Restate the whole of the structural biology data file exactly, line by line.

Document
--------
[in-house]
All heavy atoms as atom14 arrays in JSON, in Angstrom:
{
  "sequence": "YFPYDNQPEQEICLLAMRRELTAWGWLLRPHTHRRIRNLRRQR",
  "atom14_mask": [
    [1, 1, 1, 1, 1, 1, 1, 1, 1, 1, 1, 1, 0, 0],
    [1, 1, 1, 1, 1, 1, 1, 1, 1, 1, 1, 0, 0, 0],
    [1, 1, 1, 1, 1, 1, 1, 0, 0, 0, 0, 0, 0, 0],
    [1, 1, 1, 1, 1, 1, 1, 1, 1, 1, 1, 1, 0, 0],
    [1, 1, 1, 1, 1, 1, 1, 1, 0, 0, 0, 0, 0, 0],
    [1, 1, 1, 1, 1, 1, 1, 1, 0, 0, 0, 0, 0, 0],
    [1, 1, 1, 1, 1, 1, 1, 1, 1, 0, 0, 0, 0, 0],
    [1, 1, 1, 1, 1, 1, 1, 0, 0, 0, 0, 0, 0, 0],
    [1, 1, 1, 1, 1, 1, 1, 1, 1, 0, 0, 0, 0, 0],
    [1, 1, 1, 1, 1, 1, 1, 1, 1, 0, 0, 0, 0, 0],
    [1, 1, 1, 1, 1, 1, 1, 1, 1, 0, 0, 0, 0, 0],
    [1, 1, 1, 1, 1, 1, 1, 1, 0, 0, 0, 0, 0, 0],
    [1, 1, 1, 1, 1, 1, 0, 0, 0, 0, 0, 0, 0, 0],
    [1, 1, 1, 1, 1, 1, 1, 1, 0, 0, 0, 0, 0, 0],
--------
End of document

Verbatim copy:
[in-house]
All heavy atoms as atom14 arrays in JSON, in Angstrom:
{
  "sequence": "YFPYDNQPEQEICLLAMRRELTAWGWLLRPHTHRRIRNLRRQR",
  "atom14_mask": [
    [1, 1, 1, 1, 1, 1, 1, 1, 1, 1, 1, 1, 0, 0],
    [1, 1, 1, 1, 1, 1, 1, 1, 1, 1, 1, 0, 0, 0],
    [1, 1, 1, 1, 1, 1, 1, 0, 0, 0, 0, 0, 0, 0],
    [1, 1, 1, 1, 1, 1, 1, 1, 1, 1, 1, 1, 0, 0],
    [1, 1, 1, 1, 1, 1, 1, 1, 0, 0, 0, 0, 0, 0],
    [1, 1, 1, 1, 1, 1, 1, 1, 0, 0, 0, 0, 0, 0],
    [1, 1, 1, 1, 1, 1, 1, 1, 1, 0, 0, 0, 0, 0],
    [1, 1, 1, 1, 1, 1, 1, 0, 0, 0, 0, 0, 0, 0],
    [1, 1, 1, 1, 1, 1, 1, 1, 1, 0, 0, 0, 0, 0],
    [1, 1, 1, 1, 1, 1, 1, 1, 1, 0, 0, 0, 0, 0],
    [1, 1, 1, 1, 1, 1, 1, 1, 1, 0, 0, 0, 0, 0],
    [1, 1, 1, 1, 1, 1, 1, 1, 0, 0, 0, 0, 0, 0],
    [1, 1, 1, 1, 1, 1, 0, 0, 0, 0, 0, 0, 0, 0],
    [1, 1, 1, 1, 1, 1, 1, 1, 0, 0, 0, 0, 0, 0],